Wandering Thoughts archives


The pragmatic effects of setting nconnect on NFS v3 mounts on Linux

After I wrote about how Linux NFS clients normally only make one TCP connection to a given fileserver no matter how many NFS mounts they have, people pointed out the 'nconnect' for NFS mounts, as documented in nfs(5). Naturally I wondered what the effects of setting this above one are (so in theory one or more mounts uses multiple TCP connections), and conveniently I have an environment where I can test this.

Suppose that you have a NFS fileserver that you mount a bunch of filesystems from, and you set 'nconnect=2' on all of those NFS mounts. At the level of TCP connections, what you wind up with is two TCP connections to the fileserver instead of one, each with its own local port. If you then set nconnect to 3 for a few of those filesystems but not all of them, you'll get a surprise; there are still only two connections and /proc/mounts will say that those filesystems are NFS mounted with 'nconnect=2' despite you providing 'nconnect=3' when they were mounted. In practice, all mounts from a given server use the lowest nconnect setting among all such mounts, with one exception.

The exception is the case of 'nconnect=1', including not setting nconnect at all; this is bumped up to whatever the lowest explicit nconnect setting of 2 or more is. So explicitly setting nconnect above one for a single mount from a fileserver also implicitly sets it for all other mounts from that fileserver. All of this is perhaps not surprising, since it's clear that the Linux kernel NFS client likes to share TCP connections across mounts, and it would cause a bunch of complexity if different mounts could be using different numbers of connections.

(This means that you can easily create a persistent difference between the NFS mount parameters you provided in your 'mount' command line or fstab options and the actual NFS mount options used and reported in /proc/mounts. If you have an automated system that attempts to keep these in sync (as we do in our automounter replacement), it will be unhappy with you.)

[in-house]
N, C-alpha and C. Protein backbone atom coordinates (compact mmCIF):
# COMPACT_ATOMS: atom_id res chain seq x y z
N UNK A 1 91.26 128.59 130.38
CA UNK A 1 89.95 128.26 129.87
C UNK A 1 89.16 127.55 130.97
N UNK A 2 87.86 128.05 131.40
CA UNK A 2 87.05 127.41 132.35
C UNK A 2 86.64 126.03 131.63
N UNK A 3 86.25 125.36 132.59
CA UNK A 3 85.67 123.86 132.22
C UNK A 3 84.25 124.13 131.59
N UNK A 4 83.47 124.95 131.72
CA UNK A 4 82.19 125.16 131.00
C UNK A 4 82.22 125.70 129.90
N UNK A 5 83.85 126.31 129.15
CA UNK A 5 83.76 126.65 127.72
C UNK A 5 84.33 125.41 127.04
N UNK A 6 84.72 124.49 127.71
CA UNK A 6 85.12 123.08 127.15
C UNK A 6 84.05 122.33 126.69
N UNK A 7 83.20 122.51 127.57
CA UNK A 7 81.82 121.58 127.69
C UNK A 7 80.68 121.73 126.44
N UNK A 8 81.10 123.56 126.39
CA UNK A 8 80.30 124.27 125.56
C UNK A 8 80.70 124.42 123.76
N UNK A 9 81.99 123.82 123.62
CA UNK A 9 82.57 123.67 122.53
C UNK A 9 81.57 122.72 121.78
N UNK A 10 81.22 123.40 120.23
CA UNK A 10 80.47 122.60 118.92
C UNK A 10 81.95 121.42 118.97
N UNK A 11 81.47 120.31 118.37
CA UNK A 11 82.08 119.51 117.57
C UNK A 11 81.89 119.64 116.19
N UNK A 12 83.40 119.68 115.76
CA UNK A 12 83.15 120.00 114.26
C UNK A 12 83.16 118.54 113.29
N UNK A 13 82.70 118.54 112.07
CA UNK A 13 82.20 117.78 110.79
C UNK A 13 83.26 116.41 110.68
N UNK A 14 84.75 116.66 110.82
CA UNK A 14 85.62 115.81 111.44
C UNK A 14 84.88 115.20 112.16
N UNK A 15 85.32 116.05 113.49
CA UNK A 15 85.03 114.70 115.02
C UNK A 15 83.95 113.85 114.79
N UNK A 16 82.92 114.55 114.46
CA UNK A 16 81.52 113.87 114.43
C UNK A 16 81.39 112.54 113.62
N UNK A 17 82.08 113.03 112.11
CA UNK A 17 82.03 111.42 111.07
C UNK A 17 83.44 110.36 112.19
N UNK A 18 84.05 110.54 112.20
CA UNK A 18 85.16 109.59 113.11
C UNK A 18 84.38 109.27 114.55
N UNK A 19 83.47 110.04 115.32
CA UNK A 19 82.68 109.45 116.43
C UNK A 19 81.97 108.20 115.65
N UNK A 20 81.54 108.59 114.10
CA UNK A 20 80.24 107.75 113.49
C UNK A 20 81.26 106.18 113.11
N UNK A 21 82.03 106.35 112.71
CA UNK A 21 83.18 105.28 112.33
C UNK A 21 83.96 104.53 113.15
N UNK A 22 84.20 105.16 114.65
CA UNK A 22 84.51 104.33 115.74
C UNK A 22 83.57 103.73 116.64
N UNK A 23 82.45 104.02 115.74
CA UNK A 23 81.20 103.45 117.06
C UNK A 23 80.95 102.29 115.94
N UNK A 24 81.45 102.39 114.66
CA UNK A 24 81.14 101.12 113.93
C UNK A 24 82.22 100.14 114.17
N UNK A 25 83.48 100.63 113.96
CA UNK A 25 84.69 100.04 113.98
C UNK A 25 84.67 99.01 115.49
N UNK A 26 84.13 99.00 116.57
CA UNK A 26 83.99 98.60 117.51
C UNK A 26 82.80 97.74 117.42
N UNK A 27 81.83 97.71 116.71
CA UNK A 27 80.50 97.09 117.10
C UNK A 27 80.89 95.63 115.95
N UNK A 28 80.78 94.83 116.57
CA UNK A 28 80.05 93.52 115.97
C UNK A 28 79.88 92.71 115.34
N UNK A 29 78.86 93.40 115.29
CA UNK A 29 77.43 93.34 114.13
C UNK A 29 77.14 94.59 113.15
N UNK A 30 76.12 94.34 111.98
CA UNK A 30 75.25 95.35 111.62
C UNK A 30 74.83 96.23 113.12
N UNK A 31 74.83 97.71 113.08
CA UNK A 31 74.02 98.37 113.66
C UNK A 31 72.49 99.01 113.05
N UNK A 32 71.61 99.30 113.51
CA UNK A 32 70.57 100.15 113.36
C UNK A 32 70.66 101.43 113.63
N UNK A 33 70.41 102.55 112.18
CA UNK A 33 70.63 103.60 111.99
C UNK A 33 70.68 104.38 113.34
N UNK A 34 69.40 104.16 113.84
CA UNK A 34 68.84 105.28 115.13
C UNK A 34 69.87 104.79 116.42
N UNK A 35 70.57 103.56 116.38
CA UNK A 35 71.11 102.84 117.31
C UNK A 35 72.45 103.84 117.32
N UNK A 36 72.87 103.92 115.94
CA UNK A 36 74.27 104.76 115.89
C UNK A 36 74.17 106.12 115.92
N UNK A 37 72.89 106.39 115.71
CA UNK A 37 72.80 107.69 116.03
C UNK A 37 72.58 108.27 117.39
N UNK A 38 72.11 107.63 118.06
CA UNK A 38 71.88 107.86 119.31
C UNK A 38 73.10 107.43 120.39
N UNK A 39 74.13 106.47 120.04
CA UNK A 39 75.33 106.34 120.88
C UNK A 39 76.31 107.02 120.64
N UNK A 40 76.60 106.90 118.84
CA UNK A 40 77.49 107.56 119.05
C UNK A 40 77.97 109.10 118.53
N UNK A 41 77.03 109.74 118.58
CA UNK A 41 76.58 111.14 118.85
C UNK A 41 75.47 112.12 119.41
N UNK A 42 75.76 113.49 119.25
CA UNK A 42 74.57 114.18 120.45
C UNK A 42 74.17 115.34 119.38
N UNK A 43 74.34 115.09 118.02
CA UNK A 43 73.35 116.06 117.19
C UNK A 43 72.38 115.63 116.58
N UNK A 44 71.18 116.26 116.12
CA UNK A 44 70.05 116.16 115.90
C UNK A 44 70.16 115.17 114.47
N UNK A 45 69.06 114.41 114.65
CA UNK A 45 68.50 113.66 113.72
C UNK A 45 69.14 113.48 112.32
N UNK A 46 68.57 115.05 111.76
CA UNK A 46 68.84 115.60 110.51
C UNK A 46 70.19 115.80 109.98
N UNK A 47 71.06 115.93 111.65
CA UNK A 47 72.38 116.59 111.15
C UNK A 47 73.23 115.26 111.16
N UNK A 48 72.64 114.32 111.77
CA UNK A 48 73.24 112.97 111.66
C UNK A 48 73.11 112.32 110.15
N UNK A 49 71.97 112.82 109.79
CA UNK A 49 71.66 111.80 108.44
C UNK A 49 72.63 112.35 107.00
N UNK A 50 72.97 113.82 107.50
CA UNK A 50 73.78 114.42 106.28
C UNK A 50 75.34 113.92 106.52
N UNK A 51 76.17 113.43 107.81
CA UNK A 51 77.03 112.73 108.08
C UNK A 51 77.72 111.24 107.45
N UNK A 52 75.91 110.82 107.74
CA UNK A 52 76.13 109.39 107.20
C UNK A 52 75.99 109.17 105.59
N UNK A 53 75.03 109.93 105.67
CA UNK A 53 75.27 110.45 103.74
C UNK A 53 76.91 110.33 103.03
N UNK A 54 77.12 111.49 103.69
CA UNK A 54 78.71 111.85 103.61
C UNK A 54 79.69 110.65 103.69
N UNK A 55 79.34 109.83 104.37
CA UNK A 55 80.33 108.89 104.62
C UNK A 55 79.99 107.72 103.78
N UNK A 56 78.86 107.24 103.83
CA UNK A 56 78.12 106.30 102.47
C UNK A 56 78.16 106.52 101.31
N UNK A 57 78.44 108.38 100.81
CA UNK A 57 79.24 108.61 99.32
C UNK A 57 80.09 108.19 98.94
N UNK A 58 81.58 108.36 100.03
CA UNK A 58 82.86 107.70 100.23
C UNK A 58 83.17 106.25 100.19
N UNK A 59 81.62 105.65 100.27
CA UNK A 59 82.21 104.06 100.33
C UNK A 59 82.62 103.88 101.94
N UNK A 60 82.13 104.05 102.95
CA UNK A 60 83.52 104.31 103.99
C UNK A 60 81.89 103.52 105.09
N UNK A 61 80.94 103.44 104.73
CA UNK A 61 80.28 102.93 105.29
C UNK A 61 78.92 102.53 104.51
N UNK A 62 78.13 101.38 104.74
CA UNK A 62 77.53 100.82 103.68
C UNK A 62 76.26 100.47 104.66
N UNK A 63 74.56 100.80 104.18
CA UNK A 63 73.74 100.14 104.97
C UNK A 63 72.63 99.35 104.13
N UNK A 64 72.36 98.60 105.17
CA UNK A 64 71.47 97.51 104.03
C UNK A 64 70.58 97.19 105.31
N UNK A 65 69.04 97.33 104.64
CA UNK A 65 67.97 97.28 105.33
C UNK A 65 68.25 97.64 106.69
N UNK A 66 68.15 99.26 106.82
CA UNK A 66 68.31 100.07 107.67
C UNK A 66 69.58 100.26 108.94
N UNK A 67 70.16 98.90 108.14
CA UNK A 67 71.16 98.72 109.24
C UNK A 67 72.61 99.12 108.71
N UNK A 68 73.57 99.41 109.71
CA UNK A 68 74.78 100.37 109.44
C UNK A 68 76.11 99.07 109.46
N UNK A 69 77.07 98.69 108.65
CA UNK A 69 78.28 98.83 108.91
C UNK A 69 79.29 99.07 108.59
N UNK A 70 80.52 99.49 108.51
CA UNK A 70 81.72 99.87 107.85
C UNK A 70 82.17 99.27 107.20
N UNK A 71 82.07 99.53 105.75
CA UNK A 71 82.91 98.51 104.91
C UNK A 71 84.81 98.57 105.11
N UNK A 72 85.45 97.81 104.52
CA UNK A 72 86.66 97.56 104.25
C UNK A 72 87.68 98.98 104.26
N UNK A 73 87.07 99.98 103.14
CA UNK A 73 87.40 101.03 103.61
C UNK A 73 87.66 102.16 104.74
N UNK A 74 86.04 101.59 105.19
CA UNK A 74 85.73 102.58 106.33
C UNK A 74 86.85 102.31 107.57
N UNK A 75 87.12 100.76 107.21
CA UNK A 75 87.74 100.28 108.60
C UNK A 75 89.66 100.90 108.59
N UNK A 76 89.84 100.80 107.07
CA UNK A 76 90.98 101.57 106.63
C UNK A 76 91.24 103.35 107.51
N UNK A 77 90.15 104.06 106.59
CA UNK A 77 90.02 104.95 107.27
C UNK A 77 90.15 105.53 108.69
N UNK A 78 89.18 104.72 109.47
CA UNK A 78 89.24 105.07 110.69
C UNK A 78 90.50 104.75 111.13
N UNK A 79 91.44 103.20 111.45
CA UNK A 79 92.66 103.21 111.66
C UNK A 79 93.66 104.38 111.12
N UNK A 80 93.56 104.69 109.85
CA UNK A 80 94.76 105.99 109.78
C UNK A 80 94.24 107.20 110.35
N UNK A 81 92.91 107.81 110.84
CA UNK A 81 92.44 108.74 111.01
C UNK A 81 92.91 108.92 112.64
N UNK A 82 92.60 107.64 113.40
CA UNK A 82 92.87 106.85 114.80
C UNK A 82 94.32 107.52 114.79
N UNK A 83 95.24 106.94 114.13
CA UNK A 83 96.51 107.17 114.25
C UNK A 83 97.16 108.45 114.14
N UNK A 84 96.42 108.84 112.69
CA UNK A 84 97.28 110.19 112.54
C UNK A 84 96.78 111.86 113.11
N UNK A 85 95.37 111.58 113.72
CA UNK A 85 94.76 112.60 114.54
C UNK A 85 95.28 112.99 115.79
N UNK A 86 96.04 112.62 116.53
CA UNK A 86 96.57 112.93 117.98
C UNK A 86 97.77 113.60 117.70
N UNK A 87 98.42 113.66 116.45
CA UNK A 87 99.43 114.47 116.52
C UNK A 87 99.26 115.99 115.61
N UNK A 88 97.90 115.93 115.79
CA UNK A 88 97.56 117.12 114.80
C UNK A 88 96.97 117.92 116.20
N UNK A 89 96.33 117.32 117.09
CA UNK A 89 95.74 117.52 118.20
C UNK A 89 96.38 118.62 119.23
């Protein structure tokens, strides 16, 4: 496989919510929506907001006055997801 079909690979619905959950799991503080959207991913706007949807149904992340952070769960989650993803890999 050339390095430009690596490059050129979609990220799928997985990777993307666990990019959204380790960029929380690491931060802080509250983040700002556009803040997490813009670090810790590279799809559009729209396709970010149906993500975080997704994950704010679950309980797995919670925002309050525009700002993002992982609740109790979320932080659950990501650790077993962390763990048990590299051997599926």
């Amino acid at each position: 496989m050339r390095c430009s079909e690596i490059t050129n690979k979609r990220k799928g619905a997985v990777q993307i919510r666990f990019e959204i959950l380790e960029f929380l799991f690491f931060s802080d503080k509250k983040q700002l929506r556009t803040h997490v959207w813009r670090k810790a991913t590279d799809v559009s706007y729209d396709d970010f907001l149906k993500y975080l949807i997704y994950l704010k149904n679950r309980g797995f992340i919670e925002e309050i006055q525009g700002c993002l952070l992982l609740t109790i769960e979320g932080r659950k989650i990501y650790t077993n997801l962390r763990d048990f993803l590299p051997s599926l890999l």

If you look at /proc/self/mountstats for such mounts, they will have multiple xprt: lines (which are per connection, not per mount), one for each TCP connection that they're actually using. You can tell the xprt: lines apart because they include the port number (as the first numeric field). This gives you a result that looks like this:

xprt:   tcp 936 1 2 0 0 1011680 1011641 2 26304686 0 18 17214 373657
xprt:   tcp 794 1 2 0 0 1014491 1014455 1 24511646 0 19 17574 370354

(This is 'RPC iostats version: 1.1' from an Ubuntu 22.04 machine, with the three new fields at the end, cf.)

As you can tell by how close the numbers are, the kernel multiplexes NFS RPC across both connections more or less evenly under normal circumstances. One unfortunate limitation about the xprt: data here is that while the kernel tells you RPC counts, it doesn't tell you byte counts. To get that information you'll need to look at TCP statistics for each connection with, for example, the ss socket stats program. In my brief testing, the bytes sent and received at the TCP level are within the same range as each other but not necessarily as even as the RCP numbers might suggest. For the two connections above, the relevant TCP level stats on the NFS client are:

tcp 936: bytes_acked:1716785029 bytes_received:415745308
tcp 794: bytes_acked:1657621341 bytes_received:426857280

Things that parse mountstats and want to be fully correct will need to cope with multiple xprt: lines for a given mount, probably to aggregate the data together.

If you're using some sort of link aggregation that steers different TCP flows through different physical network paths, you may need to dig down into the TCP connection level stats to troubleshoot some problems since mountstats by itself won't give you enough information to see that, say, one connection is transmitting or receiving significantly more bytes than another.

linux/NFSv3NConnectEffects written at 23:29:40; Add Comment

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